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Student Led Conferences: Using Podcasts

We recently had our first student-led conferences of the year. Like many schools, this is a time when students walk their parents through some of their learning over the term, as well as reflecting over the first 3 months of the year and setting goals for the next term.

This term a couple of our grade 4 teachers used garageband to have students record their self-reflections. They then posted the reflections on their class website, making them available to return to on an ongoing basis.

Write For Life

One of our grade 6 teachers, Rick Fawcett, has introduced a program in his grade 6 classroom to help engage kids in the writing process. Called "Write for Life," the program brings parents into the classroom to discuss how writing plays a role in their profession. It's a project that one of our Vice Principals, Dr. Shelley Robinson, has previously done with high school students, and has here been modified for grade 6 students. You can read the overview on Rick's classroom site by clicking here.

The program involves a number of stages:

(1) Rick used Google Forms to create a registration process on his classroom site. Interested parents signed up here.
(2) For each parent who comes in, three students are assigned to do some preliminary research on the profession. The students then craft a number of interview questions. Throughout the year, all students will eventually be assigned to one parent volunteer.
(3) These three students then write an email to the parent, introducing themselves and sharing the interview questions before the parent visits the classroom. There is a sample student email shared below.
(4) During the parent visit, the three assigned students are responsible for hosting the parent and running the interview.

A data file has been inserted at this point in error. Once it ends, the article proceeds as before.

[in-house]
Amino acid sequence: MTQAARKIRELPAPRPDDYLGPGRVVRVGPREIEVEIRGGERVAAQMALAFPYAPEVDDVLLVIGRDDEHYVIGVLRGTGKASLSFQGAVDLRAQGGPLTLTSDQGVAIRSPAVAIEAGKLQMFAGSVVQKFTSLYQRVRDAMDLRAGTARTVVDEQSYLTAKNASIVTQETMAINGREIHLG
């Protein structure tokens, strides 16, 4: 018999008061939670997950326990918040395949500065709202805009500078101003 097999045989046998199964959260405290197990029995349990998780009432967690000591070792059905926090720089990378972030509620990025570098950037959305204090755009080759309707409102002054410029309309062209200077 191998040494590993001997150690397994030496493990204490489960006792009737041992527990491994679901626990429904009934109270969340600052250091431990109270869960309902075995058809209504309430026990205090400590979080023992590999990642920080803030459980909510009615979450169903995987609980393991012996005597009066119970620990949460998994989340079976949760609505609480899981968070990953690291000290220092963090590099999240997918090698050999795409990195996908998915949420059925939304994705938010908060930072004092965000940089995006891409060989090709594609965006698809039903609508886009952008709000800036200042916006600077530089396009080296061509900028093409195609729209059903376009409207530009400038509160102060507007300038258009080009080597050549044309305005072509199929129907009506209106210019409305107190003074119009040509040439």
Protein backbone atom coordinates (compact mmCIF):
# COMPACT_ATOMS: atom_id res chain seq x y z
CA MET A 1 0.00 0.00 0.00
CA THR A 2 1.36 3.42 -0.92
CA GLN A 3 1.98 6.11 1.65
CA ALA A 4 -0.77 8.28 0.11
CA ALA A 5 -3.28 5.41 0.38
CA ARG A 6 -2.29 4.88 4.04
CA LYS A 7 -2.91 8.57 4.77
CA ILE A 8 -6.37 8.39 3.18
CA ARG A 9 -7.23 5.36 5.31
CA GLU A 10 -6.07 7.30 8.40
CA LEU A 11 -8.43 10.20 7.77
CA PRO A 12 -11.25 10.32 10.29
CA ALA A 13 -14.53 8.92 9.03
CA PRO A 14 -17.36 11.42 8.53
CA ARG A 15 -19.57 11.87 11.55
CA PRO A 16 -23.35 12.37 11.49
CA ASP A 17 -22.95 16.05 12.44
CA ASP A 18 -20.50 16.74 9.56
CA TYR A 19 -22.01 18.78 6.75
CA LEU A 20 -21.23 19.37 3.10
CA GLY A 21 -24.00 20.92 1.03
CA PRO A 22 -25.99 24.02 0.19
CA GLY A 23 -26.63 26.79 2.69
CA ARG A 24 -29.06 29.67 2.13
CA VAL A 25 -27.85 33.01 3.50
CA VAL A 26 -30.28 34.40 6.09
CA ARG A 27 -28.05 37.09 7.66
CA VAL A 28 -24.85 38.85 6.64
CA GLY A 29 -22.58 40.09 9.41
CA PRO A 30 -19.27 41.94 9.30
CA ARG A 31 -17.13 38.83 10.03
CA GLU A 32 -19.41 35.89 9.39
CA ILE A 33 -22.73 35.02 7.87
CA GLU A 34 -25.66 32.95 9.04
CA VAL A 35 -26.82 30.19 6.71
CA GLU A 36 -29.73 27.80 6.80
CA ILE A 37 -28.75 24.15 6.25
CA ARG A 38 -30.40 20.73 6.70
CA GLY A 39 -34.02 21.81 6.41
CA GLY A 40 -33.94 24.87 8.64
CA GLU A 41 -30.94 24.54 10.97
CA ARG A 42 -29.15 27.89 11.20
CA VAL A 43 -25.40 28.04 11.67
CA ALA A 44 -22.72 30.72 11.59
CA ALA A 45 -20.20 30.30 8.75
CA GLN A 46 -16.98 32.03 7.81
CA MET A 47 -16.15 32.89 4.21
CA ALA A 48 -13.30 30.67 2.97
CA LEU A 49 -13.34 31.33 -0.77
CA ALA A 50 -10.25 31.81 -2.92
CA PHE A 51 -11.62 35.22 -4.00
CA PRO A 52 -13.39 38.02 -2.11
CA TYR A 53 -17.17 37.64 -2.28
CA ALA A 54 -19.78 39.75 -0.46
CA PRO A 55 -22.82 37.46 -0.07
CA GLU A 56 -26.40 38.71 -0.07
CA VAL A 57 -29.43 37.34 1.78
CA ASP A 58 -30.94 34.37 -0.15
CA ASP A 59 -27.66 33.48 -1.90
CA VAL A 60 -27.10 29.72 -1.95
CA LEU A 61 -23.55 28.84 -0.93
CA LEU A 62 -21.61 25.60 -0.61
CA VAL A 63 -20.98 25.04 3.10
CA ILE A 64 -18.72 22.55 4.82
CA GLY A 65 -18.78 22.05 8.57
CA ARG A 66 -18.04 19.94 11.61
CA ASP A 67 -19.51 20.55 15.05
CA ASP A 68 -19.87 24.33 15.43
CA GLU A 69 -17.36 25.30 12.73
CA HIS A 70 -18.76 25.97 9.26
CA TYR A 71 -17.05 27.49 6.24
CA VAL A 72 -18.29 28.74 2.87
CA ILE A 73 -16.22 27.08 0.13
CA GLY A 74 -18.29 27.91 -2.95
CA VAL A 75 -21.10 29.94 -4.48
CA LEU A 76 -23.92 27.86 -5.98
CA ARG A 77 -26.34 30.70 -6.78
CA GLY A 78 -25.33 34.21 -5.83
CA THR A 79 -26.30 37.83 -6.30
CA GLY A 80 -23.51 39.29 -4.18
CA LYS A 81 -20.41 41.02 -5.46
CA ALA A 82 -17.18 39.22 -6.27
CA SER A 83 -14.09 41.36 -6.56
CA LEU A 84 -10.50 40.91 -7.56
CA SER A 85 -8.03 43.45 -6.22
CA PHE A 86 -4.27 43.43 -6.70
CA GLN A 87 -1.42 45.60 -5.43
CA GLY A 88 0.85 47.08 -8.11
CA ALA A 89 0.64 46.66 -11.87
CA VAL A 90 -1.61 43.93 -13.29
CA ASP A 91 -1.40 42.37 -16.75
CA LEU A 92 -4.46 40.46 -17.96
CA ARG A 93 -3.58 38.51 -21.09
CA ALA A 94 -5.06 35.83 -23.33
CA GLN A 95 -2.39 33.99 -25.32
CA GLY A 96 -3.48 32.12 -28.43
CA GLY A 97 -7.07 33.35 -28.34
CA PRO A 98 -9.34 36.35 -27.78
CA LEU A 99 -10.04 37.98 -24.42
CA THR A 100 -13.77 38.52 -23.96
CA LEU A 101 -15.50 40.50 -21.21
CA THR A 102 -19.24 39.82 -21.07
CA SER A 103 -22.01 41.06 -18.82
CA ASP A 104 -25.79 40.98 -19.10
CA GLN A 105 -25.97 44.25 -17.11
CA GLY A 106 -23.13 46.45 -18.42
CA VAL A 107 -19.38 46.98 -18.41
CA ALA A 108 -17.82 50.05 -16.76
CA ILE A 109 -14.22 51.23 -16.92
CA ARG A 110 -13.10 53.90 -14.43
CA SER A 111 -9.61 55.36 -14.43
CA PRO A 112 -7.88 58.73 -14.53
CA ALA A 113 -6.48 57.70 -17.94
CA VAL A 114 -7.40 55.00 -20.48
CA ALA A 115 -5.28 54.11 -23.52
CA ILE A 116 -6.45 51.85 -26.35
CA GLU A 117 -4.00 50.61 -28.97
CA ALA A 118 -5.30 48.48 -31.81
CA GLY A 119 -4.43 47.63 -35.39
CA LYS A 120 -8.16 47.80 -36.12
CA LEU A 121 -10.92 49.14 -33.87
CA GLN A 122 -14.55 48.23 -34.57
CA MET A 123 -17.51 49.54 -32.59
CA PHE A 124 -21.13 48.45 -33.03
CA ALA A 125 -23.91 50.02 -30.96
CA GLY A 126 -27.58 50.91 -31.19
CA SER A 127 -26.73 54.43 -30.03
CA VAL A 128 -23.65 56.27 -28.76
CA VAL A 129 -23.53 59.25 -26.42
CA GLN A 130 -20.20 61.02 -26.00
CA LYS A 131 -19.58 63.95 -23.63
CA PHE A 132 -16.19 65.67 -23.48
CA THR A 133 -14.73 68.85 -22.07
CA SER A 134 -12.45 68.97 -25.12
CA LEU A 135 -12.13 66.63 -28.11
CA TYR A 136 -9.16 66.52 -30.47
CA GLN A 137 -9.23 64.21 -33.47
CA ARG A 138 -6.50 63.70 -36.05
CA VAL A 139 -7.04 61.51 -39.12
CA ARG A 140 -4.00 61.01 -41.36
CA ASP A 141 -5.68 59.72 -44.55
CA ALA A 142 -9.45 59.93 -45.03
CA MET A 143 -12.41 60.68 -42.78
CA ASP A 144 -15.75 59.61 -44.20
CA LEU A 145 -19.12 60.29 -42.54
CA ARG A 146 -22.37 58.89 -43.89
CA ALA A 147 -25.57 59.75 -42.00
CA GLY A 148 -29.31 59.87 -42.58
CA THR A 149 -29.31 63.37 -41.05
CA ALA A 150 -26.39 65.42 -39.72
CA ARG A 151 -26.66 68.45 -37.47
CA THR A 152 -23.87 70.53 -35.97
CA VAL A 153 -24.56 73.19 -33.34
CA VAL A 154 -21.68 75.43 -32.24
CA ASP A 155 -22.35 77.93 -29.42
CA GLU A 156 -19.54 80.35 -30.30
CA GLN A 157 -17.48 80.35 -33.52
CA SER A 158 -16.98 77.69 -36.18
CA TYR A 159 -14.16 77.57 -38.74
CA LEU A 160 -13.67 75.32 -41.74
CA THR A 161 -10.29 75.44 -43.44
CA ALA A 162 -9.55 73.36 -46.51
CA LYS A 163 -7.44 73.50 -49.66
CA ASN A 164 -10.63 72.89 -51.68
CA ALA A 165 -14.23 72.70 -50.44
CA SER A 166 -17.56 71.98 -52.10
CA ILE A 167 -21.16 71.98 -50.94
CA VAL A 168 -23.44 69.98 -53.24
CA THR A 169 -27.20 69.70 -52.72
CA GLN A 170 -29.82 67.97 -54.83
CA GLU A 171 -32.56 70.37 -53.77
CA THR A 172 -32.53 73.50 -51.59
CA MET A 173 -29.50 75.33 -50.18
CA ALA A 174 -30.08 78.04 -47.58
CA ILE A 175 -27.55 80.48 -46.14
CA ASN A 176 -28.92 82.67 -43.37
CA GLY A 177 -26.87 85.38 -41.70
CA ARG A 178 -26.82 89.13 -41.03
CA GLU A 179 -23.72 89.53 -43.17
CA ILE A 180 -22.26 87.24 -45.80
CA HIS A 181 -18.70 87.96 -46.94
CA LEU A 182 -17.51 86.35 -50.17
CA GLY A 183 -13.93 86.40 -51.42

(5) After the interview, the assigned students write a summary of the interview, posting it to the class website.

Here's the handout for the project and a sample student email:



Here's a video from the first parent visit to Rick's class:




Student Voice in Assemblies

Like other school across the country, we had a school assembly on November 10, remembering those brave men and women who have sacrificed their lives for the protect of our country.

When our school has assemblies like this, our school philosophy is always to get students involved as much as possible - particularly having students share their voice and opinions on different issues. In the past, our student assemblies for Rememberance Day have contained student podcasts, tableux, readings and movie productions.

One of the great things about being a 1:1 laptop school is the range of possibilities that emerge for students to use technology to capture their voice, and create presentations to be shared with the rest of the student body. The work that students create in classes often has an authentic audience, right here in our own school.

Here's a great example, spearheaded by Rachelle Savoie, one of our Grade 8 Humanities teachers. Rachelle organized this production - offering the opportunity for any CSS student to come forward and share their thoughts and reflections on Remembrance Day. This was one among many student-centered productions shown that day - demonstrating the power of technology to allow students express their voice about a topic that matters.


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Grade 6 Pre-Algebra Discussions

This year, our math team is taking a focused look at exploring student's numerical literacy, realizing that even in grade 9, students frequently struggle with foundational concepts such as number lines, fractions and ratios.
One of the ways our math team is accomplishing this is by taking a more in-depth approach and providing time for students to discuss, debate, and converse about their mathematical thinking as they work through different problems.

Grade 8: Is Calgary a Renaissance City?

Grade: 8
Subject: Social Studies, Humanities

Our two grade 8 Humanities teachers, Dave Scott
and Rachelle Savoie, are in the last stage of planning for the Renaissance component of the Social Studies Curriculum.

In planning this project, Dave and Rachelle wanted to take the concept of "Worldview" that runs through the entire grade 8 curriculum, and make connections with contemporary society. The goal was to move beyond a static examination of the 'Renaissance City' as something in the past, and find ways to connect the idea of "the Renaissance as the foundation of the Western World" to elements in our world today.